Now Ami's father had an Islamic Fatwa issued against him by Islamic clerics for his preaching and distributing of Bibles in the Palestinian territories. But he's also hated and stalked by the Haredi for his preaching to the Jews.

    After Mr. Ortiz' house was firebombed a previous year, he installed security cameras on his house. 2 months ago when this new bomb was delivered to his home, a bomb meant for Mr. Ortiz but opened by his teenage son, the security cameras caught a well-known Jewish extremist delivering the package.

    What a shame.

    (As a side note, the bomb's shockwave shattered the windows of their house and the surrounding cars, and left the boy's body inflicted with nails all over. Amazingly, the boy didn't die and was taken to an ICU where he's currently recovering.)

    Even up until this spring, the government of the state of Israel refused the "Right of Return" law to Messianic Jews -- if you were Jewish, you're allowed to immigrate to Israel, but if you're Jewish and believe in Yeshua, you're denied.

    The Ministry of Interior was actively seeking out Messianics in Israel and revoking their citizenship, essentially forcing them to leave the country.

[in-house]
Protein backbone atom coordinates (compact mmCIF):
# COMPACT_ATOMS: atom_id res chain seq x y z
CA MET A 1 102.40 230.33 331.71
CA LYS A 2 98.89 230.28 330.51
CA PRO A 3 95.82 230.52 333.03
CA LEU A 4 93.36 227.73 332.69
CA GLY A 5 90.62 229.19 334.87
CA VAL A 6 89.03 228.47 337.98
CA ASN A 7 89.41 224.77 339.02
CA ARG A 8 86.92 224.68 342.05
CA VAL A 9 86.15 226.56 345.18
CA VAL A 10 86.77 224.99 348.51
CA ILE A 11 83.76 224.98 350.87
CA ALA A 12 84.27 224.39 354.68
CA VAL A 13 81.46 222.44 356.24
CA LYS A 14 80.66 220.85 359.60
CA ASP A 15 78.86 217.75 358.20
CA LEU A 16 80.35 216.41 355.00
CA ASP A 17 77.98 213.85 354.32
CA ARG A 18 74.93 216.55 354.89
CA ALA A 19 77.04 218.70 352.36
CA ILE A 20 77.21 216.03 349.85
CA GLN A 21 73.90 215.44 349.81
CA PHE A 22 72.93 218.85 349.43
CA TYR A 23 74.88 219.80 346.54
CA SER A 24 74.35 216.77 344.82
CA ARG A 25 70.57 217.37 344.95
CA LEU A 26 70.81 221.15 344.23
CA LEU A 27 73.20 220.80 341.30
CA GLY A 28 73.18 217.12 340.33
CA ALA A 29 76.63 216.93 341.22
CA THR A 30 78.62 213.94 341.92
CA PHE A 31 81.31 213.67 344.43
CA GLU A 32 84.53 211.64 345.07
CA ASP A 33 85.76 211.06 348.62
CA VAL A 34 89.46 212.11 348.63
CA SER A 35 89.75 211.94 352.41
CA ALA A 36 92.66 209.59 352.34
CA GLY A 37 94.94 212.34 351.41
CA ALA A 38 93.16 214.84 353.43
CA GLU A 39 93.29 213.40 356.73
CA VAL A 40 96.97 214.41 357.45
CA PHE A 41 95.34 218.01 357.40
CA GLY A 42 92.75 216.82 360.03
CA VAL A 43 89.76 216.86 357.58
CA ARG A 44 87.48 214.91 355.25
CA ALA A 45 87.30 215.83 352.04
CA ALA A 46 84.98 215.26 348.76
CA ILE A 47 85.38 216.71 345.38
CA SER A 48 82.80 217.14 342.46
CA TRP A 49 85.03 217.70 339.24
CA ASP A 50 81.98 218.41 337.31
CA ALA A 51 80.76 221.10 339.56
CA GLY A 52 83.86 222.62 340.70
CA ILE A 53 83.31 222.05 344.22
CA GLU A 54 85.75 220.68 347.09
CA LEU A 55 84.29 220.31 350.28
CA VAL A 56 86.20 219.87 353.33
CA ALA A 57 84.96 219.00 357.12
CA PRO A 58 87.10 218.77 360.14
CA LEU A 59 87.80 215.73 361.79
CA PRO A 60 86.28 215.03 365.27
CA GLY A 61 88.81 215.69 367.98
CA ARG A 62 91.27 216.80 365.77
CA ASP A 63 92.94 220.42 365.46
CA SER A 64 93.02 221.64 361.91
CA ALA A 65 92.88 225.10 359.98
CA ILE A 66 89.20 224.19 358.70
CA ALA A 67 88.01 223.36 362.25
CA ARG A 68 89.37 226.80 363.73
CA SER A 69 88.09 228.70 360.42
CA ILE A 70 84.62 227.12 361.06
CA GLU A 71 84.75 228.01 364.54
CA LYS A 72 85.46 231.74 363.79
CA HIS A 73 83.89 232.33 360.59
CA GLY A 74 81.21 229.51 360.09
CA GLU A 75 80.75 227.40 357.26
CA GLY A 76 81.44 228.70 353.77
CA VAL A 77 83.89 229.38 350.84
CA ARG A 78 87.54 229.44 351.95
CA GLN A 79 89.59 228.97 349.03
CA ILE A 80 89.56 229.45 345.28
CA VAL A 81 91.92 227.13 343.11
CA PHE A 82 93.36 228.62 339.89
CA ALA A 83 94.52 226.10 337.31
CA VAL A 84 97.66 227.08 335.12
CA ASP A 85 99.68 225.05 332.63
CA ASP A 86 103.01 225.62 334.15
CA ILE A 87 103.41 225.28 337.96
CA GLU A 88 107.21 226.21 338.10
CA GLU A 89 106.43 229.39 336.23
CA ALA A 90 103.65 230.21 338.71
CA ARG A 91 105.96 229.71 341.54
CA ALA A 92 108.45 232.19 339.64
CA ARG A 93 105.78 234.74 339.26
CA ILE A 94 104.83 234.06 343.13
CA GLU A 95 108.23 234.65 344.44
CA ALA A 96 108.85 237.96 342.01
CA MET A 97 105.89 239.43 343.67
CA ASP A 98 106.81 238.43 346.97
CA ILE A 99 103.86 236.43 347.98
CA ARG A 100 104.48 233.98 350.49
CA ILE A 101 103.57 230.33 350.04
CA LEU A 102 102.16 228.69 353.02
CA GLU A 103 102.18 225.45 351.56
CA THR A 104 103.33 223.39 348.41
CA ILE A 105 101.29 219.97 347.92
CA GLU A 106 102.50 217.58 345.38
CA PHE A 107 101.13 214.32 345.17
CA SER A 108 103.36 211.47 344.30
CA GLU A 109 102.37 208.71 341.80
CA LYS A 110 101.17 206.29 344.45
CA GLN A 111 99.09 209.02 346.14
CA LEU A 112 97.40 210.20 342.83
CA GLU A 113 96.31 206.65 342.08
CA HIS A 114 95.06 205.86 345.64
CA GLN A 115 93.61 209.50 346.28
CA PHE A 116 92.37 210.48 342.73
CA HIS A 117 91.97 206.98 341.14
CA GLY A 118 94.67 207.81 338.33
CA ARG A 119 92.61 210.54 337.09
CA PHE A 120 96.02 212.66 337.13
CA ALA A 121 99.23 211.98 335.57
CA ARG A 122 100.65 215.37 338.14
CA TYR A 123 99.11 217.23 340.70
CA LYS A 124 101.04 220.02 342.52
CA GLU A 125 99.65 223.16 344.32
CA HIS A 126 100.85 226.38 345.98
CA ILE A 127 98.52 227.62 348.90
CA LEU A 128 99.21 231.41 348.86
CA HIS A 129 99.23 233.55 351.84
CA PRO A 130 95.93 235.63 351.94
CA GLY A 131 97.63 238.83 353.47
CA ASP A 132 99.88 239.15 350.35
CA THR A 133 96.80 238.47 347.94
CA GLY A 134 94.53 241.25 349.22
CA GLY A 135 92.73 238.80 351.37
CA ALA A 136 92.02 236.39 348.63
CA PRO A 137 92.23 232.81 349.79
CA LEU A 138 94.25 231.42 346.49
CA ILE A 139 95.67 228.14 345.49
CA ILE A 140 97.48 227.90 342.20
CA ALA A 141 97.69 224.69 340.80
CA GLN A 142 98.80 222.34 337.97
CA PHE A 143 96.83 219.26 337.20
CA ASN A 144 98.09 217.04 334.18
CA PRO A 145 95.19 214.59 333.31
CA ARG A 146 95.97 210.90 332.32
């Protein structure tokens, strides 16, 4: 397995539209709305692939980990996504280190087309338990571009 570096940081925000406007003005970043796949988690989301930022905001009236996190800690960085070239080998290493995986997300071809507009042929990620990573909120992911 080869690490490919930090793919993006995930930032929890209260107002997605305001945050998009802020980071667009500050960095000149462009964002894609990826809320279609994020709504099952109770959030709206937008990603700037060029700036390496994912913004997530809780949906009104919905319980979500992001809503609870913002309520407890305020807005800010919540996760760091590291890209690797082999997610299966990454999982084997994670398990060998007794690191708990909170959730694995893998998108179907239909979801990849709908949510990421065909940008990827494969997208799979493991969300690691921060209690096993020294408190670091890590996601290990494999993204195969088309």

So yes, Gary, absolutely there is persecution in Israel, in many ways it is as vitriolic as it was in Paul's day. Instead of stonings, we have bombings.

    Outside of Israel, though, the worst you'll see is some Jews calling Messianic Jews "not Jewish" or not a member of the Jewish faith because of their belief in Y'shua as Messiah of Israel.

    It's a real damn shame persecution has occurred on both sides! And for so long. What a shame.

    On the Christian side, anti-Jewish theologies such as Replacement Theology have contributed to Christian persecution of Jews, which is why I am speaking so strongly against it. The most we can do on this side of the fence is put an end to Christian persecution of Jews.

  4. Thanks Judah for taking the time to share that with me. When I read it Matthew 5 came to mind...

    "Blessed are those who have been persecuted for the sake of righteousness, for theirs is the kingdom of heaven.

    Blessed are you when people insult you and persecute you, and falsely say all kinds of evil against you because of Me.

    Rejoice and be glad, for your reward in heaven is great; for in the same way they persecuted the prophets who were before you."

  5. Thanks, yes that does come to mind. I love the Beatitudes. A Messianic Jewish psalmist by the name of Marty Goetz has put it music in a really beautiful way:

    Marty Goetz - Blessings on the Mountain.mp3